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Nine governments worldwide—Japan, the European Union, United States, Canada, China, South Korea, Mexico, Brazil, and India—have established or proposed fuel economy or greenhouse-gas emission standards for passenger vehicles and light-commercial vehicles/light trucks. The regulations in these markets, covering 80 percent of global passenger vehicle sales in 2013, influence the business decisions of major vehicle manufacturers around the world, and are among the most effective climate-change mitigation measures to have been implemented over the past decade.
These governments have taken differing approaches to designing their regulations, using different drive cycles and vehicle certification test procedures. Converting the standard values—that is, the fuel efficiency mandates or emissions limits—between different regulations involves not just converting physical units but also accounting for the impacts of differences in test cycles.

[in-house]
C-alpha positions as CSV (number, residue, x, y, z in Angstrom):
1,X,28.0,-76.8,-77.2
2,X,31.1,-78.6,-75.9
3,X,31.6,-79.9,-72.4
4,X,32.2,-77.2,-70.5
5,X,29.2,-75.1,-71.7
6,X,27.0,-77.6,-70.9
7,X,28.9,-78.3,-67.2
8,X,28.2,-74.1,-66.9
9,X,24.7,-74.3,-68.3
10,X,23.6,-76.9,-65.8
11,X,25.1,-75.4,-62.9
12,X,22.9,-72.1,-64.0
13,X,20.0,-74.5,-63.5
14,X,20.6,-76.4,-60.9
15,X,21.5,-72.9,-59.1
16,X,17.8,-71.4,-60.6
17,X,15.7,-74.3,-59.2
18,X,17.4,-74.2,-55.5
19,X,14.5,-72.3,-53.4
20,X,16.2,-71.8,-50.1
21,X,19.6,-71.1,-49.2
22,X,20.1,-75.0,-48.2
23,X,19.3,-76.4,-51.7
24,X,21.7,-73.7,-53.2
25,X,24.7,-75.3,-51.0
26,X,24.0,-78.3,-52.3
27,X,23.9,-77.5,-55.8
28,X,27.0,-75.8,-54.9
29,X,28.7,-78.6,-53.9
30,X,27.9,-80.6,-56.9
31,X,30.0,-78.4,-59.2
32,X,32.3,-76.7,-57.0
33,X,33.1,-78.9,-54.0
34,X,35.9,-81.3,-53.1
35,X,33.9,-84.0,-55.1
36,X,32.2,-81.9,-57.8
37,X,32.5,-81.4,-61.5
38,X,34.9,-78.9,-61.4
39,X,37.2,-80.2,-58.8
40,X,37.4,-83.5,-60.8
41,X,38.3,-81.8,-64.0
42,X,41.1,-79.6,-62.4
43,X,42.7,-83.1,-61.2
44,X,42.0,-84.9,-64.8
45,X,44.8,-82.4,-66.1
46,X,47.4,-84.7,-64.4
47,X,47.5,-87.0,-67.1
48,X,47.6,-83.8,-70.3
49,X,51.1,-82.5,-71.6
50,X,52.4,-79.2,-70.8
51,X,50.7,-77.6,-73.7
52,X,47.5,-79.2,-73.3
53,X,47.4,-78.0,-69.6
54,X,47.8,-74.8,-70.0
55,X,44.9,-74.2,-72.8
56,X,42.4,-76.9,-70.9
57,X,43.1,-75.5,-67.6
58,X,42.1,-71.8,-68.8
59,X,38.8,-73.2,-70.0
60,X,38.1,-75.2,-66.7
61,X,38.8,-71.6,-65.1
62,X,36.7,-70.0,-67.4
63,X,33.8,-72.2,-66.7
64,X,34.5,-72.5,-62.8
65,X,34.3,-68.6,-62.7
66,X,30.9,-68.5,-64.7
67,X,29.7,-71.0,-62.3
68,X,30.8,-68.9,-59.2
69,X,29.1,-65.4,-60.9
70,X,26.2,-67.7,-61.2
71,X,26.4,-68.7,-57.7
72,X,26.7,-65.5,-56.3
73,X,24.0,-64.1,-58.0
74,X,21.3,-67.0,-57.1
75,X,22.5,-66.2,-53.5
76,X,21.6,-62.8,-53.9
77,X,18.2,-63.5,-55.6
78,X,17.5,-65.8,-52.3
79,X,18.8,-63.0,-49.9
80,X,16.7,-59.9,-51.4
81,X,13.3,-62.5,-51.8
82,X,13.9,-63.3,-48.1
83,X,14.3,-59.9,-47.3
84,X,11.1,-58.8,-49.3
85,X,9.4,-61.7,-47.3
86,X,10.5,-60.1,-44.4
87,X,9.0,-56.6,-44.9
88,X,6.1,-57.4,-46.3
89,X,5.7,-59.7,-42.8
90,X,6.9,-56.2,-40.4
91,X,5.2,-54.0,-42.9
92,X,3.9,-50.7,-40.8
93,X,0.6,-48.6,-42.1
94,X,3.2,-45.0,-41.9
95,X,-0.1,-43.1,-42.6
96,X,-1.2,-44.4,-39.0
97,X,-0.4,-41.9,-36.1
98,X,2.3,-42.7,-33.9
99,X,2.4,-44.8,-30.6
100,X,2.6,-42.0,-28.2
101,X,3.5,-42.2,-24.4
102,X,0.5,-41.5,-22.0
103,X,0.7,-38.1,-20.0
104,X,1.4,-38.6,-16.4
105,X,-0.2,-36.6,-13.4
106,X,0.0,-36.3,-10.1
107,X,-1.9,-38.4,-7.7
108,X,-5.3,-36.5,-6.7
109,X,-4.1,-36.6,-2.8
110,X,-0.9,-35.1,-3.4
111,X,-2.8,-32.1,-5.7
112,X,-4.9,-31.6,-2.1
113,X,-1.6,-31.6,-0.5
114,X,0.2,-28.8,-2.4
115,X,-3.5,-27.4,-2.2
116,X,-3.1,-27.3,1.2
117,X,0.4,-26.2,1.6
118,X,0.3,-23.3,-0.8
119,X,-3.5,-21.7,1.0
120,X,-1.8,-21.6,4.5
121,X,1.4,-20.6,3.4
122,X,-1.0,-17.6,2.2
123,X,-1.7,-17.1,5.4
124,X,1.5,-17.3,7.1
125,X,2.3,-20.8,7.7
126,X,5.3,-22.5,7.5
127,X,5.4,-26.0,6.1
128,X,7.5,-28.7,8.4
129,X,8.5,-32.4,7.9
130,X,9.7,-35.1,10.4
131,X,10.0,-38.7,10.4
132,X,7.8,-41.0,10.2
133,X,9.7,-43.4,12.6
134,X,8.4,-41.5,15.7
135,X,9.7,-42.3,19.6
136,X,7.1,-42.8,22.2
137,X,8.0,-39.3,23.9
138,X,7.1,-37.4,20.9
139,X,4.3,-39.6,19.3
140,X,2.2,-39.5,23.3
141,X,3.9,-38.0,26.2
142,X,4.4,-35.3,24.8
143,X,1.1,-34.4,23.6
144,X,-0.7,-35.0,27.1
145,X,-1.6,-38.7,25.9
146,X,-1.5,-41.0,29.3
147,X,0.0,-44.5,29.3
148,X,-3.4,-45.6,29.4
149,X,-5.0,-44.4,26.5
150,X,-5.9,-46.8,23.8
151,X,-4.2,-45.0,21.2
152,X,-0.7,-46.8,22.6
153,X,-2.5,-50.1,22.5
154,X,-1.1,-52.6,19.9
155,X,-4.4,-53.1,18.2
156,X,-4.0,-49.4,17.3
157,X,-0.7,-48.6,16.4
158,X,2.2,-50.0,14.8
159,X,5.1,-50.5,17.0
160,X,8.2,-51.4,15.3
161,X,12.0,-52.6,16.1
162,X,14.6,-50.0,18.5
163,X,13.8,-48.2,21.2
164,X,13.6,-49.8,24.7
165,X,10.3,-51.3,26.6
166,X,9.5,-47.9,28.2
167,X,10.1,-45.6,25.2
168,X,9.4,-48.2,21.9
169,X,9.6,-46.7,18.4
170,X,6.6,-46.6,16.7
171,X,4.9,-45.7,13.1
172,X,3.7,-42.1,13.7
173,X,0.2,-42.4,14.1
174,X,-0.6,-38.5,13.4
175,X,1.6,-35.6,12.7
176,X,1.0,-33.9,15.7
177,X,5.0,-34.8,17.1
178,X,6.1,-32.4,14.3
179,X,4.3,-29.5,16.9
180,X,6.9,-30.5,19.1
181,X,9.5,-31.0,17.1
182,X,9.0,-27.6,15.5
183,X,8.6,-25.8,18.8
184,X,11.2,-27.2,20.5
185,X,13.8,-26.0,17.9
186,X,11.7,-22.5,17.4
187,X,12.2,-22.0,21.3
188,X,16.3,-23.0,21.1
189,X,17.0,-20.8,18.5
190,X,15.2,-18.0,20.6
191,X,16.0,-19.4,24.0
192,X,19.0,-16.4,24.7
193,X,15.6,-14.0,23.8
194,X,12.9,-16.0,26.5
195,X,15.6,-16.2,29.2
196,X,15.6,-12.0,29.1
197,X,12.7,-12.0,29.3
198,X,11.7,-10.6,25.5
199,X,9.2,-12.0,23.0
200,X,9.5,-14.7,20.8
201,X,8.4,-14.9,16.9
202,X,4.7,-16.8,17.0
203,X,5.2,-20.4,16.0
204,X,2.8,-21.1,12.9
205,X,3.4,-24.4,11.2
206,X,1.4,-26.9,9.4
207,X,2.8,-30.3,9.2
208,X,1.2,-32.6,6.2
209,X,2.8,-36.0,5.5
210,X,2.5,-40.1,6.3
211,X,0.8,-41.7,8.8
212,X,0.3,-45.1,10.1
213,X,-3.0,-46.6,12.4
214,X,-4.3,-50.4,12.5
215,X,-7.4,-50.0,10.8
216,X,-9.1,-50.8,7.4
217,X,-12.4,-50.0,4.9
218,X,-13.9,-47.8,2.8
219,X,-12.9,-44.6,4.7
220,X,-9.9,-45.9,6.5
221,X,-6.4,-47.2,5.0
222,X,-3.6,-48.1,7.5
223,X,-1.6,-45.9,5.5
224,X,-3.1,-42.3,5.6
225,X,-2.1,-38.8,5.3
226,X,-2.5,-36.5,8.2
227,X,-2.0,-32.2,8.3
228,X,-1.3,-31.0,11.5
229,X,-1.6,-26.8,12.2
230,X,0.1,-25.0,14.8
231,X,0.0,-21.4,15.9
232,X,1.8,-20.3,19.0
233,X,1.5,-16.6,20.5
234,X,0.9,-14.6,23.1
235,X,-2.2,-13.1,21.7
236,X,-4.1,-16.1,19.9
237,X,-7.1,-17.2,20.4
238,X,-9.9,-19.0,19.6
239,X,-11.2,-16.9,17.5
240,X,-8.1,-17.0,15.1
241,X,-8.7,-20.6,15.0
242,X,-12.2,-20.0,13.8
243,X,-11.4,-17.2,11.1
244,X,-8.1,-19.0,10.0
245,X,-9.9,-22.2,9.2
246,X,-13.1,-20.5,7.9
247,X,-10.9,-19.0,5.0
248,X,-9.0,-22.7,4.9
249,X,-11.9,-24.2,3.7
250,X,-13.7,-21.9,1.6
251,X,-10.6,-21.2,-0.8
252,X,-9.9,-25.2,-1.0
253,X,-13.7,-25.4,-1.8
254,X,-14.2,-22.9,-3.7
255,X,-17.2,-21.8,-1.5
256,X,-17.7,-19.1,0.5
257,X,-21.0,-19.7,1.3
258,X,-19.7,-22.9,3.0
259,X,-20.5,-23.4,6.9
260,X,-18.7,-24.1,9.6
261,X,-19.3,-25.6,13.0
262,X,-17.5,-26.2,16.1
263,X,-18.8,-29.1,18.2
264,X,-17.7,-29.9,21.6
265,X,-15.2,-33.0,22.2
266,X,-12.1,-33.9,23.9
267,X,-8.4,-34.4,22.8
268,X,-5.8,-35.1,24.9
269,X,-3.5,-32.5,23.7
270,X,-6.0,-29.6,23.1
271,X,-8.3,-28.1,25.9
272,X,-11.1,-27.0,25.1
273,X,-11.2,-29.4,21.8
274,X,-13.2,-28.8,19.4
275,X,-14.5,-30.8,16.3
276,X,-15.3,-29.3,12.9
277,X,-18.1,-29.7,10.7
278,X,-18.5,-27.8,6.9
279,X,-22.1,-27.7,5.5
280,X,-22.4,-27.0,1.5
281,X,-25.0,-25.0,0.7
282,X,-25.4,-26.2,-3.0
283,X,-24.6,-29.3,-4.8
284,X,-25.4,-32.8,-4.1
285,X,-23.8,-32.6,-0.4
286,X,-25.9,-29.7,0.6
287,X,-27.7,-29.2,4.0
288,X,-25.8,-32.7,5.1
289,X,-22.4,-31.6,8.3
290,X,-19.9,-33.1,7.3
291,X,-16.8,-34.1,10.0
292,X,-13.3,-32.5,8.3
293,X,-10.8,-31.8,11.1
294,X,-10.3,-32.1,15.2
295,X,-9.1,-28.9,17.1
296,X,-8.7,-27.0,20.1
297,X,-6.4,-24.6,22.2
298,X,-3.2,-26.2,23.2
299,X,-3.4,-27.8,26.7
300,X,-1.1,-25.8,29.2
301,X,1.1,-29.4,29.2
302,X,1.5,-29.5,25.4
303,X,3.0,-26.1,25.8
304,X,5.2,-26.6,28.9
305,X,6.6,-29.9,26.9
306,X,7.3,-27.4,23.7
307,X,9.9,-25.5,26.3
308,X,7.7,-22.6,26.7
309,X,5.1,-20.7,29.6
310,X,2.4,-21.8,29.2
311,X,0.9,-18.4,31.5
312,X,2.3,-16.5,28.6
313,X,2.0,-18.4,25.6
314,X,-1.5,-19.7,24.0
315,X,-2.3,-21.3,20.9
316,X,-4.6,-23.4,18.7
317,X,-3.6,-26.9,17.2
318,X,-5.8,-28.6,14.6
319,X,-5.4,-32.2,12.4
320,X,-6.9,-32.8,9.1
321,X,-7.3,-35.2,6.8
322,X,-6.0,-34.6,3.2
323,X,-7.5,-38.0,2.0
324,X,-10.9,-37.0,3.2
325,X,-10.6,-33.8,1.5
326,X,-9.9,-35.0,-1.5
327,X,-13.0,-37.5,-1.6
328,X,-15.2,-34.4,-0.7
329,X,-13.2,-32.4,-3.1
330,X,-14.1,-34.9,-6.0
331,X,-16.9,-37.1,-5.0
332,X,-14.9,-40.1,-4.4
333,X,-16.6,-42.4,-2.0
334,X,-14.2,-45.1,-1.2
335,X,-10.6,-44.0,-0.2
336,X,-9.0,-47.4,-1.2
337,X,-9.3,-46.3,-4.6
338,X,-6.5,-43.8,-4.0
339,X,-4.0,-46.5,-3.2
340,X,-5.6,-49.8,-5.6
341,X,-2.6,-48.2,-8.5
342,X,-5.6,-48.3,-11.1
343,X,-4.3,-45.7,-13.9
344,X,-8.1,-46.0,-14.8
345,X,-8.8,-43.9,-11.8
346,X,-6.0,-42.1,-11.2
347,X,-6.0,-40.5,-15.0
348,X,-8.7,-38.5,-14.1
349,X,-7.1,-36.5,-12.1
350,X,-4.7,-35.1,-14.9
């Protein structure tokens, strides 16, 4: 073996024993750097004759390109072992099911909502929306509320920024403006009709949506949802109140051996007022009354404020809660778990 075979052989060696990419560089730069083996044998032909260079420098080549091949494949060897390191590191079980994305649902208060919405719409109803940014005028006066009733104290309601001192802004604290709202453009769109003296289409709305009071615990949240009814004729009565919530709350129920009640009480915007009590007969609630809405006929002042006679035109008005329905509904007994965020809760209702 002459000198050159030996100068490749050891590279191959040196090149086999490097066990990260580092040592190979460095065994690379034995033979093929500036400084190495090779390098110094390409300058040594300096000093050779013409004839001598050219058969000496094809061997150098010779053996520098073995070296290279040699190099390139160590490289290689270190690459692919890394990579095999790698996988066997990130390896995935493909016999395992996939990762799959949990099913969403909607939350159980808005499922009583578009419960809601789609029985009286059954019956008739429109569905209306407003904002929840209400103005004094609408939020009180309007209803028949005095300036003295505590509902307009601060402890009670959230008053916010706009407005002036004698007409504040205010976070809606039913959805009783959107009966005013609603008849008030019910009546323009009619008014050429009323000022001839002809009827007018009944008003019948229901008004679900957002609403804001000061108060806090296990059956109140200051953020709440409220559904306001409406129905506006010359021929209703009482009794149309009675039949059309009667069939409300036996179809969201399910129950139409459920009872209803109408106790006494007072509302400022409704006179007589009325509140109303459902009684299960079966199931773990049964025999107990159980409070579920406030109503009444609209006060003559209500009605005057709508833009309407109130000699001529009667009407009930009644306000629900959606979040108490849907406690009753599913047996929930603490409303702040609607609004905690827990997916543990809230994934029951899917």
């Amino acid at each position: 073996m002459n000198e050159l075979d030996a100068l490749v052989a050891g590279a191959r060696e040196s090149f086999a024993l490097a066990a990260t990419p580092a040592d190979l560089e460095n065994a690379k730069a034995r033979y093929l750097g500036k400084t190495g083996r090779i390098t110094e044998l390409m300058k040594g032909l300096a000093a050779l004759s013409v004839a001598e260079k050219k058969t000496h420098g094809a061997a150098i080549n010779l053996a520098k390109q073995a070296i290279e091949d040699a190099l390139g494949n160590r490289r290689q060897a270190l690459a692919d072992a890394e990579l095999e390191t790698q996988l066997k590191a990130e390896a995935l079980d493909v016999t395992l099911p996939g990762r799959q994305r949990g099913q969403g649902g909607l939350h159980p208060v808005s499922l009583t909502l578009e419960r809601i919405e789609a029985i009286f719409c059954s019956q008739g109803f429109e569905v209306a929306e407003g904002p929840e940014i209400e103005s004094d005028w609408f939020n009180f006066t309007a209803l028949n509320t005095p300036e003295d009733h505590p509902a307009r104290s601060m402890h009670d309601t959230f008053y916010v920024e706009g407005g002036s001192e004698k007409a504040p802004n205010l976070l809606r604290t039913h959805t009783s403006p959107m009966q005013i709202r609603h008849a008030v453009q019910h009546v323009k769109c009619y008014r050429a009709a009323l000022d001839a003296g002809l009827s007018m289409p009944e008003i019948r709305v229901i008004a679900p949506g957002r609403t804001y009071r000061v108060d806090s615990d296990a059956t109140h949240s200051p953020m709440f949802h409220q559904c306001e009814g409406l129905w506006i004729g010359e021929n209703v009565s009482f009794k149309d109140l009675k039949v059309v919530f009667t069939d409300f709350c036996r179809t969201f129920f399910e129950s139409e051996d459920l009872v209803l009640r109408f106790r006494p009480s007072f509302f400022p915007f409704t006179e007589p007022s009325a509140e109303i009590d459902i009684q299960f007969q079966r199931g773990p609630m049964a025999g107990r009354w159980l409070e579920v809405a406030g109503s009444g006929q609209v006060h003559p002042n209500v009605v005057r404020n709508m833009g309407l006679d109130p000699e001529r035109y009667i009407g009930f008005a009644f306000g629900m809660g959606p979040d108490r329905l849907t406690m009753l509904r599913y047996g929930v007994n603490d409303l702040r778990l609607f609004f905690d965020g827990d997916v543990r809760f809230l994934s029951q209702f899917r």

Since 2007, the ICCT has maintained a set of data tables, comparison charts, and a conversion tool as a ready reference to worldwide passenger vehicle fuel efficiency standards, with the aim of comparing the relative stringency of regulations as accurately and fairly as possible. The increasingly urgent need for effective policies on climate change mitigation and energy efficiency has only underscored the importance of accessible. reliable, and fair benchmarking across jurisdictions.
In 2014 we comprehensively updated the methodology underlying those resources. See here for summary overview of those updates, and here for a detailed description of the methodology. The results are reflected in our library of comparison charts, and in the modified Excel-based conversion tool (links at right).